I met my partner at a dance. We have been living together for four years. We have a three year old boy so that has made going out dancing more difficult. My mother has never liked this kind of arrangement, she is ashamed, even today. I don’t ask her to mind my boy unless I am desperate. Certainly, I would not ask so I could go clubbing!
Sometimes I go with a girlfriend and this time when I came home my partner asked, very roughly, ‘Where have ya been?’ I told him that he knew I was going to the club but he just grunted and said, ‘Get in there and take that muck off ya face!’ I said, ‘Don’t talk to me like that!’ Suddenly, he made a swing at me and slapped my face so hard I thought my neck was broken!
I began to cry but then I thought I am not stopping here one more moment and went to the only place I could go with a child, Mum’s!
I picked up my boy out of his cot, grabbed some clothes for us both and walked out! My partner just sat in the chair and said nothing!
My problem is that Mum now wants me to make up with him and say sorry and all that stuff! She thinks I should not want to go out without him and understands his anger!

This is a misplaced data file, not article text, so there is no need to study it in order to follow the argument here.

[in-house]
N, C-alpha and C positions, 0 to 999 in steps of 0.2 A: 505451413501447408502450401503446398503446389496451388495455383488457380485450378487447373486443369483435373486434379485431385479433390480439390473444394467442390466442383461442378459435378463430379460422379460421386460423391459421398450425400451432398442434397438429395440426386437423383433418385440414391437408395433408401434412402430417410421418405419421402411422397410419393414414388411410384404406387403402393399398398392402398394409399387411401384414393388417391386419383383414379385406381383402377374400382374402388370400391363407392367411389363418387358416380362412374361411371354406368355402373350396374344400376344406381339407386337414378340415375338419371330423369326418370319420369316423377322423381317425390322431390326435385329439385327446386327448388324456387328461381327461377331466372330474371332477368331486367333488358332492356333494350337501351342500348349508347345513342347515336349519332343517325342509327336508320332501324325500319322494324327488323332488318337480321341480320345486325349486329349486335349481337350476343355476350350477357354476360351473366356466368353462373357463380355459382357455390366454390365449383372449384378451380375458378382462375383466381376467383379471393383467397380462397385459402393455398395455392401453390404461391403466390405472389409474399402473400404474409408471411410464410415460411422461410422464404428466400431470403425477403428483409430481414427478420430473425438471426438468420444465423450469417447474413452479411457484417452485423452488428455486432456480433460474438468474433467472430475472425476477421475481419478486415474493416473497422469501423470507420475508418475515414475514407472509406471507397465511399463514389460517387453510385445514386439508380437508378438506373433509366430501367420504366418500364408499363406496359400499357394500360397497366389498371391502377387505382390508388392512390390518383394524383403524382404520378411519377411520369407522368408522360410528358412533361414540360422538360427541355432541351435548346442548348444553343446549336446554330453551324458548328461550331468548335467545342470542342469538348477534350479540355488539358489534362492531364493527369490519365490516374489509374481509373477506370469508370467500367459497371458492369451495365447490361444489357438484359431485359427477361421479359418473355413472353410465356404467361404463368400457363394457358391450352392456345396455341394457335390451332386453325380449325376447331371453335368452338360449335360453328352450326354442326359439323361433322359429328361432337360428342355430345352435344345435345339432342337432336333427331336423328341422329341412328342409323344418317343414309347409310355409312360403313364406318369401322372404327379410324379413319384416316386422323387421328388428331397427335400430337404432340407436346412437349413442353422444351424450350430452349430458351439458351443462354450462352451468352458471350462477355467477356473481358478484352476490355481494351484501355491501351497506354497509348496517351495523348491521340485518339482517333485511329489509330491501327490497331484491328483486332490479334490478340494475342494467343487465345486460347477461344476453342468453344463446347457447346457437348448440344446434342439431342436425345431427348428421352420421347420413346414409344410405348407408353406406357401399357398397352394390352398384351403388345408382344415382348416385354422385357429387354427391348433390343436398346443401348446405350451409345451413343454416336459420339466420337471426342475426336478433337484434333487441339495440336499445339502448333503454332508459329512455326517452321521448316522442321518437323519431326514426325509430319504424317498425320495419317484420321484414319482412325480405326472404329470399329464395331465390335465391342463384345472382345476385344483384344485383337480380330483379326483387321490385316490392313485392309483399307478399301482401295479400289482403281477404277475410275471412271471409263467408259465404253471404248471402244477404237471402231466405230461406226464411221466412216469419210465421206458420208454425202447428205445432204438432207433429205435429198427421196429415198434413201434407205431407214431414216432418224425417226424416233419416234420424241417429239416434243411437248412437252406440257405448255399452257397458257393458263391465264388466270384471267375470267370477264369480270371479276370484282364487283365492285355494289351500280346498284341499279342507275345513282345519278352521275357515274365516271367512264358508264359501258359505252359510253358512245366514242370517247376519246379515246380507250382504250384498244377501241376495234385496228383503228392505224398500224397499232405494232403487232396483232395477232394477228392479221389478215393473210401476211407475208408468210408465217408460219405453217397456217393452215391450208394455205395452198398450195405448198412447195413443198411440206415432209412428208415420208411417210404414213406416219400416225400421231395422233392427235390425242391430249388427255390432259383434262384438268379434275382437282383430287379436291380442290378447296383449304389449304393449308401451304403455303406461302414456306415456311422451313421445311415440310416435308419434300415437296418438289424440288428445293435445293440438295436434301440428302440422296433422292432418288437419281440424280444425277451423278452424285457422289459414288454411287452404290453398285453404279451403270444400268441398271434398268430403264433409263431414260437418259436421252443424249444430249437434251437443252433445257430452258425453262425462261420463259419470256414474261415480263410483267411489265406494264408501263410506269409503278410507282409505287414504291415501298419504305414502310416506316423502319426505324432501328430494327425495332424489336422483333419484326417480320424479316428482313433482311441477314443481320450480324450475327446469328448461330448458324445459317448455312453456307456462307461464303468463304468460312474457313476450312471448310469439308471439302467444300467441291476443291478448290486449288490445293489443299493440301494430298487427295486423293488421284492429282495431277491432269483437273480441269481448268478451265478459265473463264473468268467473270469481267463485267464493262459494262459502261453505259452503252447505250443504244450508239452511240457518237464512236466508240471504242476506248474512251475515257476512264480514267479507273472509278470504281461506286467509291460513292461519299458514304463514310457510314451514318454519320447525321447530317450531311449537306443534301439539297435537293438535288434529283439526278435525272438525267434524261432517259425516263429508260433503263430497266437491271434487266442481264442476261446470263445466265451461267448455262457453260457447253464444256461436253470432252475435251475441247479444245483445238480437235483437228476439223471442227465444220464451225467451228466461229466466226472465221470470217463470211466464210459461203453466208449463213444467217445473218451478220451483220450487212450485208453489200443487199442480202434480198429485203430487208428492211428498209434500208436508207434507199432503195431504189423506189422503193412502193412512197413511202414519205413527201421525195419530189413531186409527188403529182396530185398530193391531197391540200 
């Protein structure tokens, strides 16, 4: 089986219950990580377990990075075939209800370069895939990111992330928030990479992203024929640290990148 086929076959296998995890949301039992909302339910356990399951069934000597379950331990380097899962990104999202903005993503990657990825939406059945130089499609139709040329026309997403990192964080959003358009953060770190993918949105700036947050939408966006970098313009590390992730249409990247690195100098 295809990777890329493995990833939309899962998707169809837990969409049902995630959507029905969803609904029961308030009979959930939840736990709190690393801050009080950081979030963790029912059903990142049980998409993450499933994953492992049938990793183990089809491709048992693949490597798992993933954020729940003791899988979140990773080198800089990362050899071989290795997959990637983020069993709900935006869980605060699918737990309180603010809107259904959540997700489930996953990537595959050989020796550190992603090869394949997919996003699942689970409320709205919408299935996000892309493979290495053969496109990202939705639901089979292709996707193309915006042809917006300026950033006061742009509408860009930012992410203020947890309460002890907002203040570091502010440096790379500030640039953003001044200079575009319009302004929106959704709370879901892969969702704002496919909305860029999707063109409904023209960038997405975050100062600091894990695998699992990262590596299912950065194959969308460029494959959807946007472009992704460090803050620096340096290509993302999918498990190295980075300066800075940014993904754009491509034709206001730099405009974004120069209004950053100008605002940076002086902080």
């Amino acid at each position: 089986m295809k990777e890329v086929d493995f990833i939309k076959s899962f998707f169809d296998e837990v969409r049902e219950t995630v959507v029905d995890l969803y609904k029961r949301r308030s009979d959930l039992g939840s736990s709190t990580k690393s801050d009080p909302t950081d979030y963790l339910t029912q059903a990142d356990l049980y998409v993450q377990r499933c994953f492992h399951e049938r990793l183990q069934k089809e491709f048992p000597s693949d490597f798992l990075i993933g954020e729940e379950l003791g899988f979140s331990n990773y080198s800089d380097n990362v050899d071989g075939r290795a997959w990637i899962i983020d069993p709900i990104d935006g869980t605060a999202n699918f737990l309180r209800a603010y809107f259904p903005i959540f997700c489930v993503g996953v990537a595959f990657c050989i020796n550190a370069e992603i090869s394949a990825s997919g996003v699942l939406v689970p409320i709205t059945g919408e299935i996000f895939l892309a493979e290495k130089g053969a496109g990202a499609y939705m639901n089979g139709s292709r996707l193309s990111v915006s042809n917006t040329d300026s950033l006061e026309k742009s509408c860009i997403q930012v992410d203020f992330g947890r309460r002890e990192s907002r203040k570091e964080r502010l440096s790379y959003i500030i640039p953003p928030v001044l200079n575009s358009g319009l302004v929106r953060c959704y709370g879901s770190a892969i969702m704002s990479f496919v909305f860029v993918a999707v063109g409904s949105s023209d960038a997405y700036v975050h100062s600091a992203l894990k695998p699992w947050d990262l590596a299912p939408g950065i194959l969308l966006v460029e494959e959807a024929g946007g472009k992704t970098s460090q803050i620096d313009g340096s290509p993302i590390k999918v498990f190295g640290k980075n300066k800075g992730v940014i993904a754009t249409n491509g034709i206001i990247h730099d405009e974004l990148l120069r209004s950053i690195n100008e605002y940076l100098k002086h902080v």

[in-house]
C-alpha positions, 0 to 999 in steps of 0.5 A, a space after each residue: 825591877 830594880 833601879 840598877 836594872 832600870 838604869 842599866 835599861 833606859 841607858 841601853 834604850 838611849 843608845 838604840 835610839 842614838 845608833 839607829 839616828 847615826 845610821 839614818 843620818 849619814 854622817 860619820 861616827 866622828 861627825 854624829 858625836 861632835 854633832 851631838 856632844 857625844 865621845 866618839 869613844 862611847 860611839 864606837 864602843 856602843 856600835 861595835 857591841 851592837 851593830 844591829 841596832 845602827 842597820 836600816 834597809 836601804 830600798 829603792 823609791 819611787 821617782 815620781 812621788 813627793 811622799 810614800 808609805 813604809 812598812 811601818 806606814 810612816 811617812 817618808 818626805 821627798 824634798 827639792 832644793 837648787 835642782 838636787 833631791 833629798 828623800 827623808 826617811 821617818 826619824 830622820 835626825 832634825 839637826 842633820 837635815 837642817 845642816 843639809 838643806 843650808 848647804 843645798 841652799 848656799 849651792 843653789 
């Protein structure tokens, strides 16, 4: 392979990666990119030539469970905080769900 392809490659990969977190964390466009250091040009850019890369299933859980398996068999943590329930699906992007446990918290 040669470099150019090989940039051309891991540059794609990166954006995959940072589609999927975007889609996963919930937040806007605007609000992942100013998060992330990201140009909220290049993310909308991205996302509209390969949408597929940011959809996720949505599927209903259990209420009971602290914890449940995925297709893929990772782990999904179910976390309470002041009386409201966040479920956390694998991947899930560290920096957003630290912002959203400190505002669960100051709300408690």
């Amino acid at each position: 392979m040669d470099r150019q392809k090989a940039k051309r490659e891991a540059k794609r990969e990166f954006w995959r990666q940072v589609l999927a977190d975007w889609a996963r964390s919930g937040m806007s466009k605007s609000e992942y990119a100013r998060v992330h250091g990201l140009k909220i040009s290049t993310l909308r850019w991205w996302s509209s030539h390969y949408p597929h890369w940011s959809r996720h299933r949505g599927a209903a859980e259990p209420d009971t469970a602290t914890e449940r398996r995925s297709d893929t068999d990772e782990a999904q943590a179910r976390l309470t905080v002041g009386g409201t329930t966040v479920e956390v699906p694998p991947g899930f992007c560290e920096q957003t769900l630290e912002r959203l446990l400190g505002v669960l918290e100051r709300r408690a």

My mind is made up. I could never trust him again! Is Mum right or am I right?
While everyone involved might feel justified in their responses, the fact remains that those who use violence to resolve disagreements will continue to do so!
Violence is not something that can be ignored; now that you have taken this course (a brave thing to do) it will be better for everyone.
If you intend to or need to live with your Mum you need to sit down with her and quietly explain your actions and feelings. If she persists in wanting you to ‘make up’ with this man perhaps you both could go to a good counsellor; Community Health at Manning Hospital will refer you!
Or you could suggest she write to us and we will refer her to reputable sources which maintain that unless the assailant genuinely desires to cure him or herself of committing violent acts then it is most unlikely he will change.
The Manning River Times presents a series of letters under the title ‘Ask the aunties’, focusing on potential scenarios that could lead to domestic violence. While the letters are imaginary, the problems are real for many women.
To seek help, phone 1800 RESPECT (1800 737 732); Lifeline 13 11 14 or the police 000.
Some signs of abuse can include: unfairly and regularly accuses her of flirting or being unfaithful; controls how she spends money; decides what she wears or eats; humiliates her in front of other people; monitors what she is doing, including reading her emails and text messages; discourages or prevents her from seeing friends and family; threatens to hurt her, the children or pets; physically assaults her (hitting, biting, slapping, kicking, pushing); yells at her; threatens to use a weapon against her; decides what she uses for birth control; forces her to have an abortion or to continue a pregnancy; constantly compares her with other people; constantly criticises her intelligence, mental health and appearance; prevents her from practising her religion.